Back home in the mystery genre: Shetland and Jack Irish

As part of the Tractor Big Year, preparing for self publication in small licks every day, one decision has become clear. I’ll self publish the nuclear book but first will come number one in a series of murder mysteries, and to have any hope of promoting that, I need to return to that genre. A book omnivore, lately my reading has been all over the shop but my core reading preferences are murder mysteries and literary novels. I’ve decided to immerse myself once more the mystery genre.
As a start, I’ve watched the first three episodes of two recent, classically inclined, mystery TV series, Shetland and Jack Irish.
Shetland, based on the series novels of Ann Cleeves (which, to my regret, I have not read), about a policeman in the Shetland Islands, represents one perennial sub-genre, the police procedural. I began with Series 1 from 2013 (there are now four series!). Murders are committed and solved, amidst which the hero, Inspector Jimmy Perez, copes with life as a widower and father of a teenager. Douglas Henshall is superbly cast as the dedicated, principled Perez, and the rest of the cast is just as adept. Tight scripting and lush landscape cinematography add to an experience that is at once familiar and exciting.
Jack Irish, a scarred, barred solicitor existing around the edges of Melburnian society and illegality, was a creation of Australia’s finest mystery writer, Peter Temple (recently deceased). A couple of Jack Irish movies have been made, plus an earlier TV mini series. Netflix has a new season (from. 2016) in which fresh plots spiral out from the Temple books. Guy Pearce has always played Jack Irish, and here he is superb in a lengthy drama involving a shady church and Philippine crime. This is a PI novel, one in which the PI is almost shambolic but nonetheless a true hero, and the script progresses sharply and dramatically. Supporting roles by Marta Dusseldorp and Claudia Karvan are terrific, and all the regular bit players circling the persona of Irish are brilliantly cast.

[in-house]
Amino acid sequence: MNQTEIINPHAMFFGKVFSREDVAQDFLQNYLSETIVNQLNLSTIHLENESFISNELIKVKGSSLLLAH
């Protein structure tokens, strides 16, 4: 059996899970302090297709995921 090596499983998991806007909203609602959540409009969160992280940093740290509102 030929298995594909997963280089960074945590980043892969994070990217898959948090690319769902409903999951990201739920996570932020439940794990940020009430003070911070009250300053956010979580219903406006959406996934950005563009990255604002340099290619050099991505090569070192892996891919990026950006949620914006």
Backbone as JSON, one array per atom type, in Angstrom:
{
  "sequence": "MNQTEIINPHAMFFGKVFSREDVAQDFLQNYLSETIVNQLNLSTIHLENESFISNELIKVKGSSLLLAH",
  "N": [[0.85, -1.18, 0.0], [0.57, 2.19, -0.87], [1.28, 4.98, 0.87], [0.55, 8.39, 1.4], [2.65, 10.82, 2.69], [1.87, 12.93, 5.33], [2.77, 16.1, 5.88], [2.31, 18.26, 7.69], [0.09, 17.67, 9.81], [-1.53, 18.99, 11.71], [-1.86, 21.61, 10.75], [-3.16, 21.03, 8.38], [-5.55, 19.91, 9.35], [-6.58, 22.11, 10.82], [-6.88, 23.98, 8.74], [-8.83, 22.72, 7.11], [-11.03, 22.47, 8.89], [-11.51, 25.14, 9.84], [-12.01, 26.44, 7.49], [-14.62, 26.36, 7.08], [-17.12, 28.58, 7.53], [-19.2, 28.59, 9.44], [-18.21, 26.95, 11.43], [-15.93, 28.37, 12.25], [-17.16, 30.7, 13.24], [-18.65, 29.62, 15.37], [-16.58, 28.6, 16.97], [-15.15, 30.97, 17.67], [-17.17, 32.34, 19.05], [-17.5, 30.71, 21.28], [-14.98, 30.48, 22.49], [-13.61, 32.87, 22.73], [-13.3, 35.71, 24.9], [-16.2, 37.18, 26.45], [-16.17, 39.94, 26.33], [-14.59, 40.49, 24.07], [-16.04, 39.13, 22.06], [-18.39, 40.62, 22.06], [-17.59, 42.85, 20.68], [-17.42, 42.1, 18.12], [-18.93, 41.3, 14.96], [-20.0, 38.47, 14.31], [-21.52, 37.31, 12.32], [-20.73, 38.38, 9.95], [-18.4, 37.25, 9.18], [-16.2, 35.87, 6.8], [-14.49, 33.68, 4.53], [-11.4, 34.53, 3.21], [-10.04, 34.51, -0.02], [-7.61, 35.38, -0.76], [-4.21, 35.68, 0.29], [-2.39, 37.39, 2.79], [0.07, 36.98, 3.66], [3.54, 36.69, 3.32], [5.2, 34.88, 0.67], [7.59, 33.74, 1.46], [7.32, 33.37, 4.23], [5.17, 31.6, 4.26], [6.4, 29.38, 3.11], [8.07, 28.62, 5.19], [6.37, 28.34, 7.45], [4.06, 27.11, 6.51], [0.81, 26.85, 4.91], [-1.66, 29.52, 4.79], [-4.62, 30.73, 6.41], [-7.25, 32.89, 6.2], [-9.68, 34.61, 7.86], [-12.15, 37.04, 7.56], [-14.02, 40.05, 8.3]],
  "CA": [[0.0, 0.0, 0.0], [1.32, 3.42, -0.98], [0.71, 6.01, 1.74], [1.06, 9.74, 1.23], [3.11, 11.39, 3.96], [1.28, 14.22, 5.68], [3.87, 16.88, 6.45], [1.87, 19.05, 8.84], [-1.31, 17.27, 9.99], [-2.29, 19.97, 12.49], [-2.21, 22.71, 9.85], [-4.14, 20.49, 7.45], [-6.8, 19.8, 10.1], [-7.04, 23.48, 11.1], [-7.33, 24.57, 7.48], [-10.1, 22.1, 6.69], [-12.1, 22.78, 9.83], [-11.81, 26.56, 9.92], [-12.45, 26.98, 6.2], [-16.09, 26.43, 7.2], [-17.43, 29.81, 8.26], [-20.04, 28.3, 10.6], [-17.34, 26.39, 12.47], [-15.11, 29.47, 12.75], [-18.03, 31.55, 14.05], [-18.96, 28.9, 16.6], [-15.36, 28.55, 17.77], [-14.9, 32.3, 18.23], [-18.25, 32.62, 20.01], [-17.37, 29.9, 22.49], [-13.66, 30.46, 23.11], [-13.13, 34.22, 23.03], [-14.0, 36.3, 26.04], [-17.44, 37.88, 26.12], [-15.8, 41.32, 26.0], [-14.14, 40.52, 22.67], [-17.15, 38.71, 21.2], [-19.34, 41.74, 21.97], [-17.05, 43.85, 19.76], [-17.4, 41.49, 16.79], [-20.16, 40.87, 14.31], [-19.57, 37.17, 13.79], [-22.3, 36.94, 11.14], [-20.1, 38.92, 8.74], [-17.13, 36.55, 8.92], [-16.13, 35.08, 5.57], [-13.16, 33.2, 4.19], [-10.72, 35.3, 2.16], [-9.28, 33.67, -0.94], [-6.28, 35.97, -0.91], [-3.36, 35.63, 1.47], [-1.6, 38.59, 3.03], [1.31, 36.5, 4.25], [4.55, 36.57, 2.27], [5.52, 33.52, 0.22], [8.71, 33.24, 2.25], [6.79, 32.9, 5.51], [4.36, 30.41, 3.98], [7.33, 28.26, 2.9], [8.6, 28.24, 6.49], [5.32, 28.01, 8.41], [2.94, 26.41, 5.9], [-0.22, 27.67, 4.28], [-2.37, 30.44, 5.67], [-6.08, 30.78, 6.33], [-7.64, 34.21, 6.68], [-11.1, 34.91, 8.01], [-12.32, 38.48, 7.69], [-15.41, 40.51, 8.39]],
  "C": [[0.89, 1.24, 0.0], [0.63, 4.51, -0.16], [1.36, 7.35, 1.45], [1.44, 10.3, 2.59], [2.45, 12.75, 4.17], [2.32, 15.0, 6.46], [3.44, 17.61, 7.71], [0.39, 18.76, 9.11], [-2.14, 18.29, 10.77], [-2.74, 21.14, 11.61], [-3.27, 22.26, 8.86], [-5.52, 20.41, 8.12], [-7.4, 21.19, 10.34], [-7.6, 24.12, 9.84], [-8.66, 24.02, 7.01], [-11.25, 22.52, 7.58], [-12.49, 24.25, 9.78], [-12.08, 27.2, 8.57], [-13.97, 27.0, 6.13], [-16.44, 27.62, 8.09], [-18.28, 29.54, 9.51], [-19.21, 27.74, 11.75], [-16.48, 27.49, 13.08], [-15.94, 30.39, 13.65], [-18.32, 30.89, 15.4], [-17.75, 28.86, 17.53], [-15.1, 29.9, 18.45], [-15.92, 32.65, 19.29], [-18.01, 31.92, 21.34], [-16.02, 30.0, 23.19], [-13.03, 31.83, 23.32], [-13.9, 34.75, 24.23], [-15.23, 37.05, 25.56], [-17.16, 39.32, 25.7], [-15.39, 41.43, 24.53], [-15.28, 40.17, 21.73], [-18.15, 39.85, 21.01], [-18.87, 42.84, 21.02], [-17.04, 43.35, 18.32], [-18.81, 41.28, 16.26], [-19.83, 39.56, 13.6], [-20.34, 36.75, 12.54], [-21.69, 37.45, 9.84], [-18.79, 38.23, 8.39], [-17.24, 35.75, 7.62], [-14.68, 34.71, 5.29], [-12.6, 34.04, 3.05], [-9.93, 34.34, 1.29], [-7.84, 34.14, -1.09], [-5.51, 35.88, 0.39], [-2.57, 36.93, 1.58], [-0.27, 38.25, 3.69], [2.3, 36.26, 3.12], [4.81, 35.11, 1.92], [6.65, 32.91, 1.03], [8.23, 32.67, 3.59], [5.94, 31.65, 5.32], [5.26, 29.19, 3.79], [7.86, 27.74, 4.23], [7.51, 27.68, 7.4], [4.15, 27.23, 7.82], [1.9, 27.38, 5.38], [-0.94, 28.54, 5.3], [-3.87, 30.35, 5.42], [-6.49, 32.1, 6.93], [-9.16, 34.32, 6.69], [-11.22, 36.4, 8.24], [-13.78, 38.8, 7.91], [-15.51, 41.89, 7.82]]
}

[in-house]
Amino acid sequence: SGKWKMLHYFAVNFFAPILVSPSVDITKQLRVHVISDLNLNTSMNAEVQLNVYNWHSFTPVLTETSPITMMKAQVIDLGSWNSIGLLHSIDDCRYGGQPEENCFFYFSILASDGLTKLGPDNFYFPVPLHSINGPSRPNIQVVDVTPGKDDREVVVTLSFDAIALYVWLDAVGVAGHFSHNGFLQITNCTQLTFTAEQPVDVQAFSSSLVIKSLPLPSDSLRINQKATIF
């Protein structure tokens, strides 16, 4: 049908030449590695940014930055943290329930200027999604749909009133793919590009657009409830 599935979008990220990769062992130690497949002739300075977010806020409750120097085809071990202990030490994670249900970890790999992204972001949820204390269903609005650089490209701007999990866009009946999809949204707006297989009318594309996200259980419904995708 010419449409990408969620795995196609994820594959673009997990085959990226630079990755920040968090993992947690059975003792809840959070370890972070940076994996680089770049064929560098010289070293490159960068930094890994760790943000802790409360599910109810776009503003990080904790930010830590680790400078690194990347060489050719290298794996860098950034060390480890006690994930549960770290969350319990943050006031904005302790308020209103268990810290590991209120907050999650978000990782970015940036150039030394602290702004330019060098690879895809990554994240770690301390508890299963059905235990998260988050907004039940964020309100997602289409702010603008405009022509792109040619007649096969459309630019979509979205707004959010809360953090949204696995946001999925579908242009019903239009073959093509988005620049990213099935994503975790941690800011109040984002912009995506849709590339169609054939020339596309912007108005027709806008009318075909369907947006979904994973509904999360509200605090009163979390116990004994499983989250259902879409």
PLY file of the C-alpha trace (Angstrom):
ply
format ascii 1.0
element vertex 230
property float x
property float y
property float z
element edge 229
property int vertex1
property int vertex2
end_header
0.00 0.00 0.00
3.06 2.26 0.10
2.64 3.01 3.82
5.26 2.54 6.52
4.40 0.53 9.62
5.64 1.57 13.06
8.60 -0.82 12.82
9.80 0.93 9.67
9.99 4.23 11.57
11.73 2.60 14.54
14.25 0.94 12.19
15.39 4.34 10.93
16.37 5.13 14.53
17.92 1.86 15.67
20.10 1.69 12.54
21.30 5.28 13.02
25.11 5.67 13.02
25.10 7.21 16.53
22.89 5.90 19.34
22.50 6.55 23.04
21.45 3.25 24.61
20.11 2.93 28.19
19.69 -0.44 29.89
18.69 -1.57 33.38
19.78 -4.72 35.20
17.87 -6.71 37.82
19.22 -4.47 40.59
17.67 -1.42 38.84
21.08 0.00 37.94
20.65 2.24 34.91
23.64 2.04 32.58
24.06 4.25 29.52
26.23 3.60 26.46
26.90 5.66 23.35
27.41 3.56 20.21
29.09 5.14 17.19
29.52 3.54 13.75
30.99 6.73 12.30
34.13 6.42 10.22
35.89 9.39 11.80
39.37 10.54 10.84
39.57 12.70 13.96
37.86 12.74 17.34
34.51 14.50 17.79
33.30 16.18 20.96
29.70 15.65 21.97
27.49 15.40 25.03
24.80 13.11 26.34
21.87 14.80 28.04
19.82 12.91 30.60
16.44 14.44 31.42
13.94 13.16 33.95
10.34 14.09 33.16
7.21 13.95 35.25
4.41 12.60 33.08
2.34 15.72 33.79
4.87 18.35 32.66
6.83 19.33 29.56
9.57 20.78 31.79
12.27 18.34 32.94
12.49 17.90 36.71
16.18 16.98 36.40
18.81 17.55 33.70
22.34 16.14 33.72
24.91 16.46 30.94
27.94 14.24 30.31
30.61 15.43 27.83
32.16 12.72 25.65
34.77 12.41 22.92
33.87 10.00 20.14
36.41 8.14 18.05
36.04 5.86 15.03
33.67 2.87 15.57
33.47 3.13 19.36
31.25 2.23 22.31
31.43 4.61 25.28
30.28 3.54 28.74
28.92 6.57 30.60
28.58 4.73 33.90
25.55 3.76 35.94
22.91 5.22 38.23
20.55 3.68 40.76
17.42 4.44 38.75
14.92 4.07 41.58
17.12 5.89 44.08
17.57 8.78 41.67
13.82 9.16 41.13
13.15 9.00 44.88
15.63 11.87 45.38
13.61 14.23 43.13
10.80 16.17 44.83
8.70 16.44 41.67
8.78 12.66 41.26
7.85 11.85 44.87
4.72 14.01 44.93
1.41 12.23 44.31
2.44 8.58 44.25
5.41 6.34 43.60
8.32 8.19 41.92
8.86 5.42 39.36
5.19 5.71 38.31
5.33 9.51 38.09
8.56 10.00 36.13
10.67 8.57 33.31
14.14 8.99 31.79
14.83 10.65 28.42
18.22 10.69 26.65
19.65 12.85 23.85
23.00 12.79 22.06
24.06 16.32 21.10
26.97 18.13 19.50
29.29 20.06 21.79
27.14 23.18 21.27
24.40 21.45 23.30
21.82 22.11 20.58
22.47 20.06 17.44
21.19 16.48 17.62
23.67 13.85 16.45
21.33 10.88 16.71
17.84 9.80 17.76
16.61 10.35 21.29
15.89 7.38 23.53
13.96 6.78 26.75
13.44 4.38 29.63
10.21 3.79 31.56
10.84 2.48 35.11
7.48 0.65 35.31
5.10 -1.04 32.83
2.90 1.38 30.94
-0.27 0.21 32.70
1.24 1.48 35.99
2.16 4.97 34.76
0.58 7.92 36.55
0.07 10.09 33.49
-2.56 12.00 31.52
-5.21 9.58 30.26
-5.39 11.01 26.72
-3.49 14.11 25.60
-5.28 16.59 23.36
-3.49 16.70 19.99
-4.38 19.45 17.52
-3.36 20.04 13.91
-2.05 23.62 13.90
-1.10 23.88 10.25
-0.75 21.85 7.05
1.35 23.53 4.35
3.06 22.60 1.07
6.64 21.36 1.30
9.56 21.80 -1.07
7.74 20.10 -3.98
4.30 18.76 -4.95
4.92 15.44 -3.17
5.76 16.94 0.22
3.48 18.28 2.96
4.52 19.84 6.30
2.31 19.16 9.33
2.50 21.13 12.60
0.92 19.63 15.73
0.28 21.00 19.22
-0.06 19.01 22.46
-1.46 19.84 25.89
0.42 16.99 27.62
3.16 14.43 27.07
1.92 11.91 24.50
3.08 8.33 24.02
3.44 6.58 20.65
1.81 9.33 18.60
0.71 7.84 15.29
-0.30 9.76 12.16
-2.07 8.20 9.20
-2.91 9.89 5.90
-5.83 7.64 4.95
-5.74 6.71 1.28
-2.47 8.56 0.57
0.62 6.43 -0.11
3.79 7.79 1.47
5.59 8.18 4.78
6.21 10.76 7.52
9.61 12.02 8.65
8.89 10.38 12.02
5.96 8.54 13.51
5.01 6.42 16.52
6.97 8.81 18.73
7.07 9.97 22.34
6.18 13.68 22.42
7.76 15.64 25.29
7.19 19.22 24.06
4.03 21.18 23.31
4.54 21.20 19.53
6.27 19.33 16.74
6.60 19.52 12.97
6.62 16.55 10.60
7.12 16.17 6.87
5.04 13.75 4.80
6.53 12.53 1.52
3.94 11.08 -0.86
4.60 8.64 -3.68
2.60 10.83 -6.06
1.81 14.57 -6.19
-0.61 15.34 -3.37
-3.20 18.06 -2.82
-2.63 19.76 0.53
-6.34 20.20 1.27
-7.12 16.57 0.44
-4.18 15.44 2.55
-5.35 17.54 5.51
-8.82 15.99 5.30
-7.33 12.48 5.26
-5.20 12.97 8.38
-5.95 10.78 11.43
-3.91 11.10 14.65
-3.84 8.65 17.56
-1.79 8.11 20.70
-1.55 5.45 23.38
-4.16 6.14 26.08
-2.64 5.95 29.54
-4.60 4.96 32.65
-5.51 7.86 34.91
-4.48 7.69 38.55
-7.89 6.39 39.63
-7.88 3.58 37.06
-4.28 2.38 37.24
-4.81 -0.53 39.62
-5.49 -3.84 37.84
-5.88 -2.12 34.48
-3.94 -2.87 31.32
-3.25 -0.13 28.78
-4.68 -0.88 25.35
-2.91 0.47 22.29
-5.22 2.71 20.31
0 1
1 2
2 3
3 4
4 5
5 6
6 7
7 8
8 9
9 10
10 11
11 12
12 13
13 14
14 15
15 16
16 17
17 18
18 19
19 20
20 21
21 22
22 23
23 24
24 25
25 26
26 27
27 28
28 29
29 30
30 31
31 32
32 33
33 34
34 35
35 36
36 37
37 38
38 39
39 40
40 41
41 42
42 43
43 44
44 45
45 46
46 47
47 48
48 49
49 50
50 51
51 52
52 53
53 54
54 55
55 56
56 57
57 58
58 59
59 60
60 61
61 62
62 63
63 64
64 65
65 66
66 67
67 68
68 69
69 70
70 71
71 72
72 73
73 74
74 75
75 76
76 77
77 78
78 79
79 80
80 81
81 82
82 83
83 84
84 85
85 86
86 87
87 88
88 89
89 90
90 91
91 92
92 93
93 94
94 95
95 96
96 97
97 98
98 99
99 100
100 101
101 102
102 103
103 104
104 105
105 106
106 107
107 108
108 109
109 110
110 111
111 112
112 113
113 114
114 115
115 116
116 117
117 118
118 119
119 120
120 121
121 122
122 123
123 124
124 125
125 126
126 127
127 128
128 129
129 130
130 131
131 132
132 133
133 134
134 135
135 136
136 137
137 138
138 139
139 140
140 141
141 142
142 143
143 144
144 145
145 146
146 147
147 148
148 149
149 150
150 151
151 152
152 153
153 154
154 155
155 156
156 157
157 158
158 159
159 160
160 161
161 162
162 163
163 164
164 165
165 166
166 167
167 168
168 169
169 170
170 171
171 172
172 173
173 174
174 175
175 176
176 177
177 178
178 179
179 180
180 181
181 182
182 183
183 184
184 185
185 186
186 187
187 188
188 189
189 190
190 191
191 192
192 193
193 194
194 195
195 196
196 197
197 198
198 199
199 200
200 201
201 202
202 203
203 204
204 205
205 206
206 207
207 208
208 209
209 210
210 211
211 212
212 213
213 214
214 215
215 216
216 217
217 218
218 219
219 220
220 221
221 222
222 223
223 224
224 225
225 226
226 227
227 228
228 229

I’ve only watched the first three episodes because I’d downloaded them, and travelling to Europe has shifted my apparent domicile so that episodes four onwards aren’t available to me until I return to Australia. I can’t wait to watch more once home.

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